The enfant terrible of the Biblical scholarship world, former Evangelical-turned-skeptic Bart Ehrman, is at it again. Now he is hawking a book which claims that much, if not most, of the New Testament is made up of “forgeries”:
The Bible might be the best-selling book in history, but it may also be full of lies. At least, that’s the claim being made by biblical scholar and former evangelical Christian, Bart Ehrman, in a new book titled, “Forged: Writing in the Name of God — Why the Bible’s Authors Are Not Who We Think They Are.”
According to Ehrman, at least 11 of the 27 New Testament books are forgeries, while only seven of the 13 epistles attributed to Paul were probably written by him. Moreover, none of the writings attributed to the Apostle Peter could have been written by him, and even the authenticity of the Gospels of Matthew, Mark and John can be questioned.
This is the type of claim that gets the media all in a lather, but any serious look into the claim shows it is more full of holes than Swiss cheese or the Chicago Cubs defense. Let’s take a closer look at some of Ehrman’s claims:
“The Bible not only contains untruths of accidental mistakes. It also contains what almost anyone today would call lies,” writes Ehrman, who is also currently a professor of religious studies at the University of North Carolina, Chapel Hill.
Okay, we already have one problem here: Ehrman says, “what almost anyone today would call lies”. But we should not judge ancient writings by today’s standards, but by the standards of the times. So if it was common for a writing to be done in someone else’s name, and everyone knew this, then that practice would not necessarily be a “lie”. This is a minor point to the overall issue, but it is an important one – we judge things based on their own context, not based on later cultural norms and practices.
Ehrman builds his case by noting scores of inconsistencies in the writing styles among authors of the New Testament. Discrepancies in the language and content among books attributed to Paul are particularly glaring. For example, Ehrman’s analysis shows that the text in the book of Ephesians, which has been attributed to Paul, is filled with long Greek sentences, which is unlike the style found in many of Paul’s confirmed writings. The content of Ephesians also doesn’t seem to jive with what is known about Paul’s own thought, says Ehrman, and sounds more like something written to conform to the Ephesians.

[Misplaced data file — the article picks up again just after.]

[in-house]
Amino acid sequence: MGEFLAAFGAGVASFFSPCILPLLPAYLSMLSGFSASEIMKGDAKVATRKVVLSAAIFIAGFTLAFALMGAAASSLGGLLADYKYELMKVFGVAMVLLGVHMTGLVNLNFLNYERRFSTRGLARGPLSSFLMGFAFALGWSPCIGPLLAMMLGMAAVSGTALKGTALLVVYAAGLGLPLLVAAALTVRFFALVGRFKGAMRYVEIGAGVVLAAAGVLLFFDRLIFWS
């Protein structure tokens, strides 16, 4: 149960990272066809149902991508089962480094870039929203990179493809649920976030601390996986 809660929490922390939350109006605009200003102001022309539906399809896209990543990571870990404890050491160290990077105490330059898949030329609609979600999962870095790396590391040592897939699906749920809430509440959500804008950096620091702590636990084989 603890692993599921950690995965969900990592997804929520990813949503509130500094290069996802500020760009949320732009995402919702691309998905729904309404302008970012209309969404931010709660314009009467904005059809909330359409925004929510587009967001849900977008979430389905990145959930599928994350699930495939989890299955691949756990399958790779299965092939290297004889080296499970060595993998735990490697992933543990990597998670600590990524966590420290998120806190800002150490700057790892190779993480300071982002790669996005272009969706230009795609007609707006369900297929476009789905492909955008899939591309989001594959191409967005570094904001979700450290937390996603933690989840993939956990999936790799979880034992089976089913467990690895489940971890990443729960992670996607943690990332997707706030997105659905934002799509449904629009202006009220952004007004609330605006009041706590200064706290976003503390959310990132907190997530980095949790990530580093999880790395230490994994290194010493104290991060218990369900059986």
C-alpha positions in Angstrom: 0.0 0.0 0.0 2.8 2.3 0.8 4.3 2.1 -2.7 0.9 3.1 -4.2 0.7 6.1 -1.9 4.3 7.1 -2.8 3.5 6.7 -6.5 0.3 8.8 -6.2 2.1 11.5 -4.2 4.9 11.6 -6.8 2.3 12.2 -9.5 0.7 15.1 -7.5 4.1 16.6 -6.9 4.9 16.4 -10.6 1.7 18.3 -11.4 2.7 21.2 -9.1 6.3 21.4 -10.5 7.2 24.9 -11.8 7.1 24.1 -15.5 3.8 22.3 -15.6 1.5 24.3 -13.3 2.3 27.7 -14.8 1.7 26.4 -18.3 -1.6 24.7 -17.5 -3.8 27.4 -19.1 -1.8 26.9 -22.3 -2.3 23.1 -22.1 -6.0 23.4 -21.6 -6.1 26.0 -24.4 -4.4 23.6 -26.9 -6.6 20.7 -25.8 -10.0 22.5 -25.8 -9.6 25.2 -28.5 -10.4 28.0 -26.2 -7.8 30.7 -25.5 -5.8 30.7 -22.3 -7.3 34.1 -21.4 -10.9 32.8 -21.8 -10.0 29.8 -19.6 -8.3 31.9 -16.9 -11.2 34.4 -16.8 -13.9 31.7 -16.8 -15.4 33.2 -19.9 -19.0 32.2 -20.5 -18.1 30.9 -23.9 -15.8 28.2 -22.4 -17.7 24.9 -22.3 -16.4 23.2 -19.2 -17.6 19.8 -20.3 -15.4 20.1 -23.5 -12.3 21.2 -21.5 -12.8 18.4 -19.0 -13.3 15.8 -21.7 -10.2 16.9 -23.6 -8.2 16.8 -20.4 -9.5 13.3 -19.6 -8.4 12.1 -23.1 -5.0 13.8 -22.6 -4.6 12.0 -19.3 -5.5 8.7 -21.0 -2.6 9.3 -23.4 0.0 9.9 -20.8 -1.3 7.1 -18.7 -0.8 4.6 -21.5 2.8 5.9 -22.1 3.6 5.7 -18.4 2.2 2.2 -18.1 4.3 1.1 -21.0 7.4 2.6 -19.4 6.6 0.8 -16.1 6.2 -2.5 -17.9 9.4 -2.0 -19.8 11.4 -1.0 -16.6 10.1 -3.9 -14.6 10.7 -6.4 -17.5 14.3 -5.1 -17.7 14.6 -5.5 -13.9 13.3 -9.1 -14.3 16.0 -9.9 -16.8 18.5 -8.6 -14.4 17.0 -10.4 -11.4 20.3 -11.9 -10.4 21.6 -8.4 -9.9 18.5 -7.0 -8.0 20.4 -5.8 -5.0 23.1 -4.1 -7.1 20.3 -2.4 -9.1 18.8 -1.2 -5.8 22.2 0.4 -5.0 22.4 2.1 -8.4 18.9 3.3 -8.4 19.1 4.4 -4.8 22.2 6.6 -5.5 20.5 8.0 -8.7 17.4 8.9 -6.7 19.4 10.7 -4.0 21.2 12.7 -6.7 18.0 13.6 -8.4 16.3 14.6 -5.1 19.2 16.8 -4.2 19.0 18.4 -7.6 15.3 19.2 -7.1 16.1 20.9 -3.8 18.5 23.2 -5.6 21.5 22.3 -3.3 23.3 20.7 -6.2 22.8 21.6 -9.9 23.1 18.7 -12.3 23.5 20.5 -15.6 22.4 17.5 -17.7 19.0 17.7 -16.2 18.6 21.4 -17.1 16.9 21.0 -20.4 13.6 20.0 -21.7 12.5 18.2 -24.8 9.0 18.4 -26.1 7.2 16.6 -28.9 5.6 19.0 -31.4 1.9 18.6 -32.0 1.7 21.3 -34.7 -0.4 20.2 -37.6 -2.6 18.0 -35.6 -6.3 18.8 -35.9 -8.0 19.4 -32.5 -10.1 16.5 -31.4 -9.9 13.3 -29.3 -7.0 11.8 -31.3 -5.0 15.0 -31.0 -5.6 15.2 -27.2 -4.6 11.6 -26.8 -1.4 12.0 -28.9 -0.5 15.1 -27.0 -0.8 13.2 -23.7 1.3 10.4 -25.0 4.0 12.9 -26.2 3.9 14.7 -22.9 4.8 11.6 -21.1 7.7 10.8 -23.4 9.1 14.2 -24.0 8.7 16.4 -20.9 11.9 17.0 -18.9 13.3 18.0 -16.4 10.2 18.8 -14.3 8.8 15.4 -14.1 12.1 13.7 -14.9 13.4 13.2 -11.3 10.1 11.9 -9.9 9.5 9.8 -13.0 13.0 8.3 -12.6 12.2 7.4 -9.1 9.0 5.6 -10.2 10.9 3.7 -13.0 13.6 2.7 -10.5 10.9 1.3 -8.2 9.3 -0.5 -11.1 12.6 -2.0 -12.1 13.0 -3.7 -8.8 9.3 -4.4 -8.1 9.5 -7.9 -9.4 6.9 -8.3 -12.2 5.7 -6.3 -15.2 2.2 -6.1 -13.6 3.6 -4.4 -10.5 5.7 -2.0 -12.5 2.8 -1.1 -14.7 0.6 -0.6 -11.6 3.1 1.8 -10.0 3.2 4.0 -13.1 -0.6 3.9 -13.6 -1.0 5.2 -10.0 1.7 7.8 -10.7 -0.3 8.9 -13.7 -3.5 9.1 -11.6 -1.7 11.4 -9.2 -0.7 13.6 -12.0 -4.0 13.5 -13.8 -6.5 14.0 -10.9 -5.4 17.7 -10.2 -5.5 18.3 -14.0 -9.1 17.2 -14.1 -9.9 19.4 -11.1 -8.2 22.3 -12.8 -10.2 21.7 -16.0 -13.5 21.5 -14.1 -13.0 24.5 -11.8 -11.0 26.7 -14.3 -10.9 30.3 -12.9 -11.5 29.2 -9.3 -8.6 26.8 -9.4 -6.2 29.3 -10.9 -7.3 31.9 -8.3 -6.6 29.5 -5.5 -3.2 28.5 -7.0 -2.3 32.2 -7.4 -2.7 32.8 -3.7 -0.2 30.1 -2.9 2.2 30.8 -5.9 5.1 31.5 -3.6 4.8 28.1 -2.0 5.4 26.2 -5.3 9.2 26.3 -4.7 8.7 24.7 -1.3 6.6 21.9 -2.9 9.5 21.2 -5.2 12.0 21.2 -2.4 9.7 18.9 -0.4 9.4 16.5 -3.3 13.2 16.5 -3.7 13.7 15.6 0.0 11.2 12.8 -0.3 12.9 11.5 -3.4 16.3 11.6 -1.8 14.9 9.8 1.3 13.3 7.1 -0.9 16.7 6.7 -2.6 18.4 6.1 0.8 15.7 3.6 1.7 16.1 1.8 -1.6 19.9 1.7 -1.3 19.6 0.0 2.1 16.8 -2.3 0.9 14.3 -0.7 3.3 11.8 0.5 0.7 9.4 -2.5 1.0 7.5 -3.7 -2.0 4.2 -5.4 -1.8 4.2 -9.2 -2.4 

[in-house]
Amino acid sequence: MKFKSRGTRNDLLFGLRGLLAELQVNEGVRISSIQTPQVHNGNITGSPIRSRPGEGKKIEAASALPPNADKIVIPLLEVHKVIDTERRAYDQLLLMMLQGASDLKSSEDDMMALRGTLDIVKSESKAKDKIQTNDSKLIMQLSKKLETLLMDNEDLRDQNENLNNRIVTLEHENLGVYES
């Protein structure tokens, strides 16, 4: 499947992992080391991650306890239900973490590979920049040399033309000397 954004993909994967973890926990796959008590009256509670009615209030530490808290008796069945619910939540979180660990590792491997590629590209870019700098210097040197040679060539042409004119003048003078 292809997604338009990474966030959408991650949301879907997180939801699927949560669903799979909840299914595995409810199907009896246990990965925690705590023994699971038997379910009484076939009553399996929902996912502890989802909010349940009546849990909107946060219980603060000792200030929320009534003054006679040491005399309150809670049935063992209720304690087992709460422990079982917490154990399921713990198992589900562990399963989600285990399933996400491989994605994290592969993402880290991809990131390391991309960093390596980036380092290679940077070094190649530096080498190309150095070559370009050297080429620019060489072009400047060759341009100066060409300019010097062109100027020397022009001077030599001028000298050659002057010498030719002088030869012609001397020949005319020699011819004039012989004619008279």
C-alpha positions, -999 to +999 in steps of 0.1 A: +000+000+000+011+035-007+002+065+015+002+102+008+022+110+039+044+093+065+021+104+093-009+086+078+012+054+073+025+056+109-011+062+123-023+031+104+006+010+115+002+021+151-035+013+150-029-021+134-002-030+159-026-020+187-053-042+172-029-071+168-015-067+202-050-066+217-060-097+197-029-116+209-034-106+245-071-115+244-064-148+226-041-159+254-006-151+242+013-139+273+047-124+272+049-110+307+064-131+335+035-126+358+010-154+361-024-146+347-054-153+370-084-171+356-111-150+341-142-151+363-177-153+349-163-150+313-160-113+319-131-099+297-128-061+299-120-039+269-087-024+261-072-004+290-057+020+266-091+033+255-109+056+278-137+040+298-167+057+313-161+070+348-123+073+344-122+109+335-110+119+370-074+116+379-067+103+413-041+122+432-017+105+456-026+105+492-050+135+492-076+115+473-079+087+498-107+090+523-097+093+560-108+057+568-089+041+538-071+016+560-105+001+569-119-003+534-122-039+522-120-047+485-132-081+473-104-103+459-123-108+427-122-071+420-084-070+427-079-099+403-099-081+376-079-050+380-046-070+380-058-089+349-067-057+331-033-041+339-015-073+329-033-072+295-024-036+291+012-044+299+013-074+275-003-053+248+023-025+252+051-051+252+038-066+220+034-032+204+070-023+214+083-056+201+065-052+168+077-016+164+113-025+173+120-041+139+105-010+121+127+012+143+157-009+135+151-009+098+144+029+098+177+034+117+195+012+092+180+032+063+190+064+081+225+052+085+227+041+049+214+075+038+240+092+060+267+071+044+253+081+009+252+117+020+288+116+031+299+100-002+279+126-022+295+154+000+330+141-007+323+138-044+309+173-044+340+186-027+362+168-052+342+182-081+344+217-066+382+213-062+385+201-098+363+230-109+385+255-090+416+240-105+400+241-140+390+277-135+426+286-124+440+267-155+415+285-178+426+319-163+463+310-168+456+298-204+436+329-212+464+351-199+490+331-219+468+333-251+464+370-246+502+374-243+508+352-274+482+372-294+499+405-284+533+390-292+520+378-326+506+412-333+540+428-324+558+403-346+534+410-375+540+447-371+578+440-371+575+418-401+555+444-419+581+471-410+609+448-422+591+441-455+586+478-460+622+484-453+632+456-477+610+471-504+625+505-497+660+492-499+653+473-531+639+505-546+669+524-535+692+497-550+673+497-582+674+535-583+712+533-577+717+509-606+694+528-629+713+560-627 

This is one of my pet peeves – scholars today judging whether or not Paul really wrote something based on whether the scholar thinks it jives with their conception of Paul. There are two points to Ehrman’s critique here: writing style and theological consistency. Let’s consider each one in turn:
Writing Style: Although the letters attributed to Paul make up the bulk of the New Testament, we need to remember just how little of Paul’s writings we have. All we have are a maximum of 13 short letters he wrote over a period spanning a dozen years (assuming for the moment that Paul actually wrote all the letters attributed to him). From this, we are supposed to know all the details of his writing style? Furthermore, is Paul’s writing style stagnant, or can it not evolve over time? Consider two of my own writings – a paper I wrote on Catholic Scripture Interpretation back in the mid-90′s and my book Who is Jesus Christ? I’m willing to be that some future scholar 2,000 years from now would not be able to conclusively prove that the same person wrote them.